When 22 cruise passengers were robbed at gunpoint on a shore excursion in Mexico, it was a warning to a cruise officials and cruise passengers.
Of course, cruise passengers are also robbed on the cruise ships, losing jewelry, purses, wallets, electronics, and more. Just like back home, it’s important to implement the right safety precautions to help you avoid being robbed so you can get to the fun part – your cruise vacation.
Here are 8 tips to help you avoid being robbed on a cruise.
If you hand your luggage to a porter, stop and be sure they put the right room number on your luggage – or clearly mark your room number on your luggage yourself. Either that, or carry your bags to your room yourself to avoid mis-routed bags.
Well, of course you can sleep on the cruise and get in the pool, just don’t go to sleep by the pool after tucking your wallet inside your towel and putting it beneath your lounger. Then, jump in the water after a nap and expect everything to be where you left it.
Many people make the mistake of letting their guard down when they’re having fun, but thieves lurk everywhere and if you make it easy for them, they’ll quickly take advantage. If you’re guarding your valuables, you have to stay aware and awake – or put them in a safer place.
Every travel expert recommends that travelers leave their valuables at home, but if you must travel with something valuable, keep it on your person. The problem with this rule is that you may want to have a valuable, say an expensive watch or earrings with you to wear at times, but you want those items secure when you have to leave them.
Hint: ‘Hiding’ your $10,000 watch in your shoe and covering it up with a towel so you can go swimming in the deck pool isn’t gonna cut it.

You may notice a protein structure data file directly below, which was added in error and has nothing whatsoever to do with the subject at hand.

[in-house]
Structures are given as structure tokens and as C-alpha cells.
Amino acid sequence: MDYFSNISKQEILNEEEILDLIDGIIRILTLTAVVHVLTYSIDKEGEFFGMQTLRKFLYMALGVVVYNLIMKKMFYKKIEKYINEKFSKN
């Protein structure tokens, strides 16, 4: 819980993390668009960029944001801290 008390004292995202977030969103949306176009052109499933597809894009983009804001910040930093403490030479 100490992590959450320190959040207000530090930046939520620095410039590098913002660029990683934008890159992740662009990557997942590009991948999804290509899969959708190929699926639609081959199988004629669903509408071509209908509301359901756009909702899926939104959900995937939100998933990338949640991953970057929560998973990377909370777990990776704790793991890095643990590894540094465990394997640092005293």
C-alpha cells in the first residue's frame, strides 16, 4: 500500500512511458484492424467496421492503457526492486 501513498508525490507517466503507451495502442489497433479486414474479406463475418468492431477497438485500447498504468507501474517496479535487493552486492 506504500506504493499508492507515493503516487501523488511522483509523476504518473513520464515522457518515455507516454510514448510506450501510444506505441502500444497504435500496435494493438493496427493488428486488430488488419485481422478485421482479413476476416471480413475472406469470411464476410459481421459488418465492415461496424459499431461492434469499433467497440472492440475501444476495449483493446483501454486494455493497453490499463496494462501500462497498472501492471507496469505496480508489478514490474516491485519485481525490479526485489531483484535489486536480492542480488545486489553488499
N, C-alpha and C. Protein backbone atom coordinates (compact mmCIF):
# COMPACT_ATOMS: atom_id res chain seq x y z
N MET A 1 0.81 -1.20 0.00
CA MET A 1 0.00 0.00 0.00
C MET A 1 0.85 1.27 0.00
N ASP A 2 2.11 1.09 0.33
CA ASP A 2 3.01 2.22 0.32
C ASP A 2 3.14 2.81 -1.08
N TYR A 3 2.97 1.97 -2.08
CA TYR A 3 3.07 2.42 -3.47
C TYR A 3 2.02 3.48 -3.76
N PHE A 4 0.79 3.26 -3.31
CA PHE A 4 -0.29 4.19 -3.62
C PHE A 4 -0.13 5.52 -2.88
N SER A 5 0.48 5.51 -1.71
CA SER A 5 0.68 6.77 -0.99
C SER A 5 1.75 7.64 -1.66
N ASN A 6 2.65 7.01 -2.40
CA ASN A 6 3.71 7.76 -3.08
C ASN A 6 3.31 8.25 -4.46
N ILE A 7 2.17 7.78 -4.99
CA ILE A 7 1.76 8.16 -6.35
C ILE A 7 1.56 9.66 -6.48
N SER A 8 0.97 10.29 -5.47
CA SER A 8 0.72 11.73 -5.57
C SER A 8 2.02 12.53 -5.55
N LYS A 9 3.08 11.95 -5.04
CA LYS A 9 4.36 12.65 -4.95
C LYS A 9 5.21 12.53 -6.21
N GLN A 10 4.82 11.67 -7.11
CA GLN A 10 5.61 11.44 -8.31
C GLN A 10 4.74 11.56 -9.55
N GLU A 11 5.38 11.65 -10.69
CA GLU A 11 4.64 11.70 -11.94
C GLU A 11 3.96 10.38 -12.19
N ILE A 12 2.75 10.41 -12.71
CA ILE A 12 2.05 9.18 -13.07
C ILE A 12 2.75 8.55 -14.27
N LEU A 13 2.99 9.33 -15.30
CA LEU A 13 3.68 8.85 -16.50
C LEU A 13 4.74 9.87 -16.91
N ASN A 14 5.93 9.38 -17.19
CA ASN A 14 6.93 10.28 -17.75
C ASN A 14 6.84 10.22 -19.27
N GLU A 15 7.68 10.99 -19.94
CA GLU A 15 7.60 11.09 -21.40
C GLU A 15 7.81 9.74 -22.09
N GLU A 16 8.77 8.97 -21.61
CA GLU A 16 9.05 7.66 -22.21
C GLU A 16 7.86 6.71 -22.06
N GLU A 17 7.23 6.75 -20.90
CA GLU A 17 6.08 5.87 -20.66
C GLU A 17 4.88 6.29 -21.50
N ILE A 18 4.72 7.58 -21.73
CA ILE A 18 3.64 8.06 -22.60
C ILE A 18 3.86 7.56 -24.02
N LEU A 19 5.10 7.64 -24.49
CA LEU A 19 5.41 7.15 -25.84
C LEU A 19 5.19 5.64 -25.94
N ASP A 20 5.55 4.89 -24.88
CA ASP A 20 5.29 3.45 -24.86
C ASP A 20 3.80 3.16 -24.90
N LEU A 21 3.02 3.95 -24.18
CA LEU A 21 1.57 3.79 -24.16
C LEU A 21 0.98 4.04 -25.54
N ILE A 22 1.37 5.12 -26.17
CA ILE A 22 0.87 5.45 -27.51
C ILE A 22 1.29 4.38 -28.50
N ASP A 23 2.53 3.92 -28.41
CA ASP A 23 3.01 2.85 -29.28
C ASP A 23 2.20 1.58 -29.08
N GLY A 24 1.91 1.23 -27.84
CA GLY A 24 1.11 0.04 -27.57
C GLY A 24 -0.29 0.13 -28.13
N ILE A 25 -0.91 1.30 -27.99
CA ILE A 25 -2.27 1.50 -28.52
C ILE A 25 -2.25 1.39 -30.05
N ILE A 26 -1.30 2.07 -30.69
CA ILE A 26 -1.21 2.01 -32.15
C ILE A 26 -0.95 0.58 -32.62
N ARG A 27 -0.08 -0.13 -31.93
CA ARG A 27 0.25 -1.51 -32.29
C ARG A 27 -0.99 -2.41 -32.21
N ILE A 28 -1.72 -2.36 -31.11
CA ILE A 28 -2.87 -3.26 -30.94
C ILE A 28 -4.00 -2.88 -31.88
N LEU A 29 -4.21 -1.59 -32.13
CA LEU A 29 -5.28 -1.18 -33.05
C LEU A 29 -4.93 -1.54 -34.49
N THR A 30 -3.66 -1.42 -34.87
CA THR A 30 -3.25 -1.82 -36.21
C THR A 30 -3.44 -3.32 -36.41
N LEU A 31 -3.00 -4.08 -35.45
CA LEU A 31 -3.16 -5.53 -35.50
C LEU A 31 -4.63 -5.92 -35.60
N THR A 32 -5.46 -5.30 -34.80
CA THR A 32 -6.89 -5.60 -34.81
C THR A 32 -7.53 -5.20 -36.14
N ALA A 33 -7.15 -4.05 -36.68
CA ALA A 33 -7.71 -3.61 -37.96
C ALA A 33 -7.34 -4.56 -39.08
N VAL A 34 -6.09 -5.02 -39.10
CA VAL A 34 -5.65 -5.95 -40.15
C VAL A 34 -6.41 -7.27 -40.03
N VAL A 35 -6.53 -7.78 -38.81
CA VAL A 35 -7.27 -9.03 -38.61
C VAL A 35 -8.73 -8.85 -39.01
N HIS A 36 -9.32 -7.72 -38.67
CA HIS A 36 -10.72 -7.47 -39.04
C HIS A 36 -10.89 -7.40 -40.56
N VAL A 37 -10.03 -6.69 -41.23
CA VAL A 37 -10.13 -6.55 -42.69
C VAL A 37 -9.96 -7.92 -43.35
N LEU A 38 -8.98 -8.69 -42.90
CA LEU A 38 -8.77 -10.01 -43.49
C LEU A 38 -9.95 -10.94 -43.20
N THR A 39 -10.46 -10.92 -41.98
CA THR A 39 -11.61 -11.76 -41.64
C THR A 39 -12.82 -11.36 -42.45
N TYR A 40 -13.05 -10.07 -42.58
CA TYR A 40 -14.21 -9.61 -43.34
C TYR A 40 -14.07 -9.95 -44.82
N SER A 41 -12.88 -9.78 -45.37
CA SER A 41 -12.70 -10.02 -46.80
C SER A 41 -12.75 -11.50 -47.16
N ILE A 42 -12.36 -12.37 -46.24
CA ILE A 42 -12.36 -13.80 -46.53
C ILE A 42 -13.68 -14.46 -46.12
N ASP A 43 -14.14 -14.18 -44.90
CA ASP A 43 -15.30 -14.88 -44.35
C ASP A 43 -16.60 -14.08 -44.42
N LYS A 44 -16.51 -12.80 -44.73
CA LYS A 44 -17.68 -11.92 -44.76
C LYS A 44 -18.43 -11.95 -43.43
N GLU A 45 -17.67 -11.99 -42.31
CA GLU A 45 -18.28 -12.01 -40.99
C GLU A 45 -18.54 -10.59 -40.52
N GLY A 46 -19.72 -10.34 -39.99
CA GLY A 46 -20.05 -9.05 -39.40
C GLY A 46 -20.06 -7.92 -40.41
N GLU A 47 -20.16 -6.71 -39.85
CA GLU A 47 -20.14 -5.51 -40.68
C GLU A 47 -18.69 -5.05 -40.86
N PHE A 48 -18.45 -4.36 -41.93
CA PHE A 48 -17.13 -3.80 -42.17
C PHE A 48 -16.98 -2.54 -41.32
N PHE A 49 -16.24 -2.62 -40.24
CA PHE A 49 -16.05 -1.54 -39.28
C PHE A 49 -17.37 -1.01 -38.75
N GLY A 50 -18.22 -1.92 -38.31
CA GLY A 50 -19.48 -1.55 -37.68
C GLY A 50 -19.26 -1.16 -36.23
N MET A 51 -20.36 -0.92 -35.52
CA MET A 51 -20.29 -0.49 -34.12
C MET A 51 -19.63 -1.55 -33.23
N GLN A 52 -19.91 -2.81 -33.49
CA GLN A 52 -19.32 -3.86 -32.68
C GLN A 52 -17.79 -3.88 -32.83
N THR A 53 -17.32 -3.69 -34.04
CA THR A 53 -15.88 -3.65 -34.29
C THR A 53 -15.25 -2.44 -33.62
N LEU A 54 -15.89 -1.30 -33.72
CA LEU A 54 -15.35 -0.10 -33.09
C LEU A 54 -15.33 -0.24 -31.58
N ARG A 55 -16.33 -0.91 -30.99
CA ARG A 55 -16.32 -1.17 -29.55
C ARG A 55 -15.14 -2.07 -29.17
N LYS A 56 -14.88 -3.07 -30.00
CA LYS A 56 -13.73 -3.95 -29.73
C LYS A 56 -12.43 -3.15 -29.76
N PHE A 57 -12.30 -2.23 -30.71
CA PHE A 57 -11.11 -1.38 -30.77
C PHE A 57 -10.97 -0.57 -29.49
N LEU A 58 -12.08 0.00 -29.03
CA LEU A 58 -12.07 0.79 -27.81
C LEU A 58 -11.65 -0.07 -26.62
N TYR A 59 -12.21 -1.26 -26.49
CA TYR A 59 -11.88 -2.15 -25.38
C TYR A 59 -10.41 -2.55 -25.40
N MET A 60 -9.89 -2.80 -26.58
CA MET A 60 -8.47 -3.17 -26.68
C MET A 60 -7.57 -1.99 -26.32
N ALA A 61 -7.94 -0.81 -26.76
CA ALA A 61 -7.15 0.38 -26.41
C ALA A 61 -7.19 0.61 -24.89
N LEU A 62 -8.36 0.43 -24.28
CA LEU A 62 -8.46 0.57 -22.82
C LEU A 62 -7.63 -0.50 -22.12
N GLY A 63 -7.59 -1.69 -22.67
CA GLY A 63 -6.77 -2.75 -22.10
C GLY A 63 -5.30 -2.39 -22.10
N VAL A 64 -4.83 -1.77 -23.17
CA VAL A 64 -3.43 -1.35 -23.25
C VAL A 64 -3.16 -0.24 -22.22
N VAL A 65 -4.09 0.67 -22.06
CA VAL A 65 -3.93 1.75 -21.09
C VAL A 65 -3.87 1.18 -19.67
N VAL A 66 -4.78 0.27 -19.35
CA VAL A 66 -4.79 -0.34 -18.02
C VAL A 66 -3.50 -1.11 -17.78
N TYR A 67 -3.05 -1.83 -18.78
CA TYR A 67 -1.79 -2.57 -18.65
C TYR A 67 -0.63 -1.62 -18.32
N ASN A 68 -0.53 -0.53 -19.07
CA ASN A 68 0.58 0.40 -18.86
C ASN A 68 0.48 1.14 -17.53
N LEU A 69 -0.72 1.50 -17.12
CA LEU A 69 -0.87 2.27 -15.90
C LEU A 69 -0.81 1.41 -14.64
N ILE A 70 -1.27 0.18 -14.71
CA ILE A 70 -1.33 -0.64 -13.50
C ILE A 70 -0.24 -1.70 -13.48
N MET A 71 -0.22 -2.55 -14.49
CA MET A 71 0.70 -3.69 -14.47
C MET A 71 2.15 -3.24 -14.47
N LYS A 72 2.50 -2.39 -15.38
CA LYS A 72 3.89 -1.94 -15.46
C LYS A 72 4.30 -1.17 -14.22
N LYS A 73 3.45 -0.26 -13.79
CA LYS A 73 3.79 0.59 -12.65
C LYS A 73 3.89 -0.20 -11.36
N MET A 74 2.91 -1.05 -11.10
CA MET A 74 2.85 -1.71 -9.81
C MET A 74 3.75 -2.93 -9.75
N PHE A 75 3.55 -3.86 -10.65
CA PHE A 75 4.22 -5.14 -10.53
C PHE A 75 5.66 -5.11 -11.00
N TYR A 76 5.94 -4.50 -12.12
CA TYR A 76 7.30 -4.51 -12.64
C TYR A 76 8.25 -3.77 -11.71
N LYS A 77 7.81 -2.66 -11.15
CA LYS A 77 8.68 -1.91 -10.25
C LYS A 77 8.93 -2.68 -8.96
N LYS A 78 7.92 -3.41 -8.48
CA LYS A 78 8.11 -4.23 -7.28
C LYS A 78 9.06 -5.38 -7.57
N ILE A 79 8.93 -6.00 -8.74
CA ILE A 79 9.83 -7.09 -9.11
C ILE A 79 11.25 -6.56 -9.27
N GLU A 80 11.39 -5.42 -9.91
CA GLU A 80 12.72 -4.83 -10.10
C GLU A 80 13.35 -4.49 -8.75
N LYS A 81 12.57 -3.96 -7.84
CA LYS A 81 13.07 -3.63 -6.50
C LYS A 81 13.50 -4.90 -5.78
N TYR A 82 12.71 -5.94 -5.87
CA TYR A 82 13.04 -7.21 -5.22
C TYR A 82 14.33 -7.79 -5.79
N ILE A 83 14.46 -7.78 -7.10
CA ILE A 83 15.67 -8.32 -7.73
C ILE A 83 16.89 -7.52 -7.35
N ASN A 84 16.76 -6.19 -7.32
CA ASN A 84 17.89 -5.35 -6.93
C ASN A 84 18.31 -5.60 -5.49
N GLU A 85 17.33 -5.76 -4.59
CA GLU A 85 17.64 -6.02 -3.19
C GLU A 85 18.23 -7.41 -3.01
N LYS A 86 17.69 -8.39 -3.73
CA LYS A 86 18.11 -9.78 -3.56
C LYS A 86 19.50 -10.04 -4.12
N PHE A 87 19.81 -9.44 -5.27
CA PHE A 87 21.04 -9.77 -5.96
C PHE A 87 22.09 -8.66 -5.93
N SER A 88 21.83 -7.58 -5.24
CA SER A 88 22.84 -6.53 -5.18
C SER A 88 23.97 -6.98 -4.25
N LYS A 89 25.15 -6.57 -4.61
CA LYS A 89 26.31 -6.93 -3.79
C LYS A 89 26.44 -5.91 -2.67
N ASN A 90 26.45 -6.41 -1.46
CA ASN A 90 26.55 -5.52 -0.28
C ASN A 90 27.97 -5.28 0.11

When you can’t keep your valuables with you – and keep an eye on them – leave them in our cabin, which leads us to our next tip.
Many cruise travelers rely on the safe in their room, and that’s certainly better than nothing, but consider the fact that the cruise ship staff has to be able open the in-room safe if the passenger forgets their code or loses their card, etc.
Hmmm … that’s a lot of people armed with the ability to open your safe.
These days, experts recommend that travelers take along their own safe. No, we don’t mean a big, heavy, fire-proof thing that’s way over the weight limit. There are a number of portable and lightweight ways to lock up your stuff, including luggage locks and portable safes. See Magellan’s, or any good travel supplier, for some great options.
When you’re moving about the cruise ship, you don’t need all of the things you typically carry in your wallet.
After that, you can pare down what you carry even further to just what you need on the cruise ship at that time. In either case, you should never keep all your cash, credit cards, or other valuables in one place – spread it out. If you are robbed, you’ve minimized the impact of that event by giving the thief less to take.
For men, having your wallet in your front pocket is your best defense. It’s relatively difficult for someone to fish objects out of the front pockets of your pants (wrap it with a rubber band and see how hard it is to remove).
Most experienced travel experts recommend wearing a money belt for your valuables, and that’s a great idea for on-shore excursions.
For women, choose a purse or bag that you can wear diagonally across your body – this makes it more difficult for a thief to snatch it. Don’t hang your bag on the back of your chair when you stop for a coffee either – that’s too easy to steal.
Lots of bars and restaurants have started putting hangers at your knees where you can hang your bag out of sight, but if you don’t have that option, put your foot or the leg of your chair through the strap and keep it at your feet.
A common technique for picking pockets is to create a distraction. Some distractions are as simple as a pretty or handsome person in a swimsuit asking you for the time. If there’s a street performer they may be a front for pickpockets, so remember that when you’re distracted, you’re an easy target.
Of course, drinking too much can also make you an easy mark. If you’re stumbling back to your room, someone who offers to help may not have the best of intentions for your personal wellfare.
When it’s time to disembark, be sure to keep your valuables with you if you decide to put your luggage in the hallway to be carried for you to the airport.
After all, that hallway is public and anyone can pick up your luggage and drag it away to be pilfered!
Damian Tysdal is the founder of CoverTrip, and is a licensed agent for travel insurance (MA 1883287). He believes travel insurance should be easier to understand, and started the first travel insurance blog in 2006.